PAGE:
Tag markers

In most cases, the majority of mappings involve tag markers derived from the input document.

XML/SGML tags come in three forms:

  • start tags (possibly containing attributes)

  • end tags (marking the end of an element begun by the corresponding start tag)

  • empty element tags (treated exactly like a start end combination).

    For example the empty element tag:

    <chapter number="2" />

    is handled as if it were marked as:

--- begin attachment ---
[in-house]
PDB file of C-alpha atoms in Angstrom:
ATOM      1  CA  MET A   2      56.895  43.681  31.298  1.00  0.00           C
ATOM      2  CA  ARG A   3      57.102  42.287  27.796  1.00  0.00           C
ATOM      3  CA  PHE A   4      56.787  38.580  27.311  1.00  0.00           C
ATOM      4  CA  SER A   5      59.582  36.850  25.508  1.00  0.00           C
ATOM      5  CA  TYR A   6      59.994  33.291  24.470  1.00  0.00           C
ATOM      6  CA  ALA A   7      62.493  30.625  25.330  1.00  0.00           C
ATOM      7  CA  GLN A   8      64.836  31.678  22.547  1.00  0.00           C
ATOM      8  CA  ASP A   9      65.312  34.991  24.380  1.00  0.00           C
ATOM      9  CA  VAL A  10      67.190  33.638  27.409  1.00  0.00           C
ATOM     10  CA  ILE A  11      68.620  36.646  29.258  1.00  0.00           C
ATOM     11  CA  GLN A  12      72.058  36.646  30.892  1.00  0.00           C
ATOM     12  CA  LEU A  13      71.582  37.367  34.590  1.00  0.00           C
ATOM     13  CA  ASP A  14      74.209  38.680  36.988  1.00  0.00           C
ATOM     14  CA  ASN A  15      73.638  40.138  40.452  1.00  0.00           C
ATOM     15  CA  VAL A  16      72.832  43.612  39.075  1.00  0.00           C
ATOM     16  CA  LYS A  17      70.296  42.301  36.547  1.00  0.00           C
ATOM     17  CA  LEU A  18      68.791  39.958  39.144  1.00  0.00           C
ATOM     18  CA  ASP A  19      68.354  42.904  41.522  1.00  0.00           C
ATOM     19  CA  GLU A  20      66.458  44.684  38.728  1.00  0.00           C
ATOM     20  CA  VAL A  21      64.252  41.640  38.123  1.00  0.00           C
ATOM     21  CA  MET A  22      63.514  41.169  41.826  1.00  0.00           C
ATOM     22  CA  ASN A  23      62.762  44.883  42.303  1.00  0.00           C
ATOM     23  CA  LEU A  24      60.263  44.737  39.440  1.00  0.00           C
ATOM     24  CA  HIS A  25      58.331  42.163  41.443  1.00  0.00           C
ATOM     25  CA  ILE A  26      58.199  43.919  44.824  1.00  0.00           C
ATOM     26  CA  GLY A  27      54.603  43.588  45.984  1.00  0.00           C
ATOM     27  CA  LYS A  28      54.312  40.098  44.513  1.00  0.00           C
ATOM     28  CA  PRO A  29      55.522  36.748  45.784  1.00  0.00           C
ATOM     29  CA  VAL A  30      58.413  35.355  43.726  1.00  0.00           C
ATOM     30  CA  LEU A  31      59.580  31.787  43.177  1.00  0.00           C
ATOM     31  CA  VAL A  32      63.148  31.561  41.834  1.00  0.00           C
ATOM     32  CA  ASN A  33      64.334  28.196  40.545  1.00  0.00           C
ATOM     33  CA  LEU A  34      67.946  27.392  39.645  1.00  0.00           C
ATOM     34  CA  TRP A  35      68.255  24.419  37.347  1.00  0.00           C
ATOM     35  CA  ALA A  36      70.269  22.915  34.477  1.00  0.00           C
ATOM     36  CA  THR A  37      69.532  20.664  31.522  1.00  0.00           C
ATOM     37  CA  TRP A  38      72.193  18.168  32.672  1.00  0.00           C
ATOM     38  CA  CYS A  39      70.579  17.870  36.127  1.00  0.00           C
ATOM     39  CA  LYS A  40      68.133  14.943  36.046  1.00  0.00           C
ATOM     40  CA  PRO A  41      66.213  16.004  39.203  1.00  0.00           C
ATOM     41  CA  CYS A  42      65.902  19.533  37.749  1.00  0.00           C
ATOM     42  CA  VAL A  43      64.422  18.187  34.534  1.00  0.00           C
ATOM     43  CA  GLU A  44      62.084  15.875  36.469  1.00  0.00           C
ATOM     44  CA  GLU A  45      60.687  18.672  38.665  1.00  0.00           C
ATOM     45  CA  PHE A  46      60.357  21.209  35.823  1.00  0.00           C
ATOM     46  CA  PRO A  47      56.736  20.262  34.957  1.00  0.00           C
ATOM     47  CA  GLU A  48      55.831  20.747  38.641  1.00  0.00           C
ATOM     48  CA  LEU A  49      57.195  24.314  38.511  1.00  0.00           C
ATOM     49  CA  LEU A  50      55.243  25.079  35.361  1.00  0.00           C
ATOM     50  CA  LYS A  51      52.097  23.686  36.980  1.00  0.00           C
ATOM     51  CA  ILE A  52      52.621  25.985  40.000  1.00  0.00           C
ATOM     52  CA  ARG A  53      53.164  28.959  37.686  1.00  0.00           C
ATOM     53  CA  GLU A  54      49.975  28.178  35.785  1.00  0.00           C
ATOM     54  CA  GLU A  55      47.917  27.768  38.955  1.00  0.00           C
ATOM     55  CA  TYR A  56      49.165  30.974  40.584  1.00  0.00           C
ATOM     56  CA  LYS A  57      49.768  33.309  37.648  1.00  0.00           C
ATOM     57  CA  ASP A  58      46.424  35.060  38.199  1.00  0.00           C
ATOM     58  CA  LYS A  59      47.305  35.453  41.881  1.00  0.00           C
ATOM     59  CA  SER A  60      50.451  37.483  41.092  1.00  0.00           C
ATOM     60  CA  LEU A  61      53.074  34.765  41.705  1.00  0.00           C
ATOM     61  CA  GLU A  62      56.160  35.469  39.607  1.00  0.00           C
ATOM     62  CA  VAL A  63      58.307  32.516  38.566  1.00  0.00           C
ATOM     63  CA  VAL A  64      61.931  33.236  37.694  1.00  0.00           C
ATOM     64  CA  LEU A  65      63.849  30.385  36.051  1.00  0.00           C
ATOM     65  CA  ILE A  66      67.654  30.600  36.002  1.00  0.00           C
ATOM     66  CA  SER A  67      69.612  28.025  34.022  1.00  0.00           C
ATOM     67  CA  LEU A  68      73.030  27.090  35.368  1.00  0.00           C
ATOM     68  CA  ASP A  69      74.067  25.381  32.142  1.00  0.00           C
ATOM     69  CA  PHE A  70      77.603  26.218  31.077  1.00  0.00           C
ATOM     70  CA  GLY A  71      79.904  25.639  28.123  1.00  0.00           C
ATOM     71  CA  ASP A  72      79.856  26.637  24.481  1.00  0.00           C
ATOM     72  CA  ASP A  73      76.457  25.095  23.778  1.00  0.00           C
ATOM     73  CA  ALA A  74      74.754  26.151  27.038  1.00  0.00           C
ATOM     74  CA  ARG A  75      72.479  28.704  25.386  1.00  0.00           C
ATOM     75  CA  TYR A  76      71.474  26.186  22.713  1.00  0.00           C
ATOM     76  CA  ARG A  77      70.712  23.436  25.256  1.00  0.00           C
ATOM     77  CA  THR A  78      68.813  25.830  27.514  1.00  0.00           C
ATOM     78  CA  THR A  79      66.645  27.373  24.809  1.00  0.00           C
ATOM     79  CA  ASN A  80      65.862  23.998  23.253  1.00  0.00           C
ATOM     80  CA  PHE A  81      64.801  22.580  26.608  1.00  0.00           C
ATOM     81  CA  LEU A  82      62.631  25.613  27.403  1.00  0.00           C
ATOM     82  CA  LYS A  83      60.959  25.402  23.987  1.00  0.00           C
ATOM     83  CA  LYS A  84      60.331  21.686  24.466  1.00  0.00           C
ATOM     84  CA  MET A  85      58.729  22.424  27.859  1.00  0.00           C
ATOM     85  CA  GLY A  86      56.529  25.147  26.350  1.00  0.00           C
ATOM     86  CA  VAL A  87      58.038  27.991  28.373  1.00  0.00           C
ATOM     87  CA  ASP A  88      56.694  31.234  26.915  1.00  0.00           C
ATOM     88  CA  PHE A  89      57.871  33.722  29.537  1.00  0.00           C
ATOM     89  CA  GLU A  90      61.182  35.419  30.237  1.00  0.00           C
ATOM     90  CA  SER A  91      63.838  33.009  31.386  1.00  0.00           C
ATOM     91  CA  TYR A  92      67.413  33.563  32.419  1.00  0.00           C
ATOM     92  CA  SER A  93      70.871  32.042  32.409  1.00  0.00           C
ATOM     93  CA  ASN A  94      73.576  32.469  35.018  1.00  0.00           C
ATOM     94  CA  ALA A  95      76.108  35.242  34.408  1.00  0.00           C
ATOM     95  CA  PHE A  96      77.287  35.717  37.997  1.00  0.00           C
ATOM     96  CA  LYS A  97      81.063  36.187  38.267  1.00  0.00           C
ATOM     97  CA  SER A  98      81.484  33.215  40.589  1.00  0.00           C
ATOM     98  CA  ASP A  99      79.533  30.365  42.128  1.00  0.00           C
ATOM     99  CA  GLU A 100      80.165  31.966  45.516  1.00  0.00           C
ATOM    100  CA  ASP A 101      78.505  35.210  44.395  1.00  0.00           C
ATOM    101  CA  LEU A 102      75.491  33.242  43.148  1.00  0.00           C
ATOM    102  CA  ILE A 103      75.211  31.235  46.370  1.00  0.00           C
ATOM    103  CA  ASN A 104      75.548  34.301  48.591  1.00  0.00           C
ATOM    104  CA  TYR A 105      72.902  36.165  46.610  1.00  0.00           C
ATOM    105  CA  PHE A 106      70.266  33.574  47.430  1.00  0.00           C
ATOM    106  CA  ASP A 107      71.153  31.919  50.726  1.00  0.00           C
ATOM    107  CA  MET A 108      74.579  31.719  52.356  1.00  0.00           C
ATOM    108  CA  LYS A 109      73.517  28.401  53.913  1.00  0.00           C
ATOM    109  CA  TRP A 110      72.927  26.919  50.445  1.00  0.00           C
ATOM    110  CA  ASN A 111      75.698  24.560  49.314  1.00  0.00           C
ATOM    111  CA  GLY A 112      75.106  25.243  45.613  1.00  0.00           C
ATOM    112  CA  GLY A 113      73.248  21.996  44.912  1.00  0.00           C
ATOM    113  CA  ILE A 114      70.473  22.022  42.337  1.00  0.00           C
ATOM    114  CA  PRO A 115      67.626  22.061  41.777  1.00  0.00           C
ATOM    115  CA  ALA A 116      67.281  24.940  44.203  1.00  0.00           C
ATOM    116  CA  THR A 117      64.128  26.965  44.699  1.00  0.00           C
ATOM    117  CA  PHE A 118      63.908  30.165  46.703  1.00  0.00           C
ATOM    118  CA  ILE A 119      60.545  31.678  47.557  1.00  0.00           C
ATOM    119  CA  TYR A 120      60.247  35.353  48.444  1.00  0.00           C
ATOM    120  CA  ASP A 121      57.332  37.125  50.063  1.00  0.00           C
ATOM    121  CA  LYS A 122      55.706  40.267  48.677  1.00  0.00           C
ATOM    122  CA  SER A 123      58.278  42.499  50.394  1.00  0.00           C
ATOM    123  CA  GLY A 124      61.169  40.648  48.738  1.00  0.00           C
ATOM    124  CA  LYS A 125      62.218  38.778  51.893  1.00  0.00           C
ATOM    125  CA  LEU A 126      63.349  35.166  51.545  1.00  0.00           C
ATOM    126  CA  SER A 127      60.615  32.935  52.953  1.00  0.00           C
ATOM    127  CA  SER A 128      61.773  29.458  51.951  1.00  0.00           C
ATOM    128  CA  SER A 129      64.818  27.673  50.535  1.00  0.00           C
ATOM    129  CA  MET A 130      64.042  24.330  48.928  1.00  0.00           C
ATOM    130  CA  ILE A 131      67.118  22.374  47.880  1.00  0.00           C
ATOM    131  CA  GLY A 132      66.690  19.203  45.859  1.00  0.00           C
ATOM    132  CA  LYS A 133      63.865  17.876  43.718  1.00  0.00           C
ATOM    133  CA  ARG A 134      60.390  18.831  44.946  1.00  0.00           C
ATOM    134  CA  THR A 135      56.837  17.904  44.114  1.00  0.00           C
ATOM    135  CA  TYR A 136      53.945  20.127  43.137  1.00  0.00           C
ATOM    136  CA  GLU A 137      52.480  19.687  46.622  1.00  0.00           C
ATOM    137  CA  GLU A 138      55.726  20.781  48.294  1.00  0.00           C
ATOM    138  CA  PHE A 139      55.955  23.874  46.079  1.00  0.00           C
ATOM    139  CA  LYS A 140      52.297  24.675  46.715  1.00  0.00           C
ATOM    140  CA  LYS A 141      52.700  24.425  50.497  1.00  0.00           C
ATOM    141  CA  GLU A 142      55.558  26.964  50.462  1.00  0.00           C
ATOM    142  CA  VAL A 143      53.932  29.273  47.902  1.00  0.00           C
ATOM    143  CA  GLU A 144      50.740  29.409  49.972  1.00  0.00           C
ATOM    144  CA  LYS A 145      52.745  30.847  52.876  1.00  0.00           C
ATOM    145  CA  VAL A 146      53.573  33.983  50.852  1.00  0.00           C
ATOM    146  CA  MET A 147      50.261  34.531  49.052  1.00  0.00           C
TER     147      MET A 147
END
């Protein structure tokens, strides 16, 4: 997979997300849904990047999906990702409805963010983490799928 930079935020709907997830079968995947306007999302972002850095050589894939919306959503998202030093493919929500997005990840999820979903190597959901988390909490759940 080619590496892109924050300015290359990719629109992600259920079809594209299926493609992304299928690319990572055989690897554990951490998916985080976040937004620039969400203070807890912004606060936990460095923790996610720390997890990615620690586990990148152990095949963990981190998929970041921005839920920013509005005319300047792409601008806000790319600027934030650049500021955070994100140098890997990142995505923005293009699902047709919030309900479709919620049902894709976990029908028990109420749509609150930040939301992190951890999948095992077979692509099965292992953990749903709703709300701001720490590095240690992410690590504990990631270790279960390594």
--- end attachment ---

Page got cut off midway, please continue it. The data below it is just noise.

<chapter number="2"></chapter>

An important property of any marker is its content. The content of a tag marker is the same as the content of the corresponding XML/SGML element, while the marker name is the same as the element name.

So in the above example, the marker name would be chapter and the content would be the content of the chapter element, including all internal markup but excluding the chapter start and end tag.

Note that we do not consider <chapter> and </chapter> to be separate markers, and a single mapping applies to both.

It is possible to specify multiple mappings for a single element depending on position, ancestry, attribute values etc. For more information, see Defining and selecting mappings.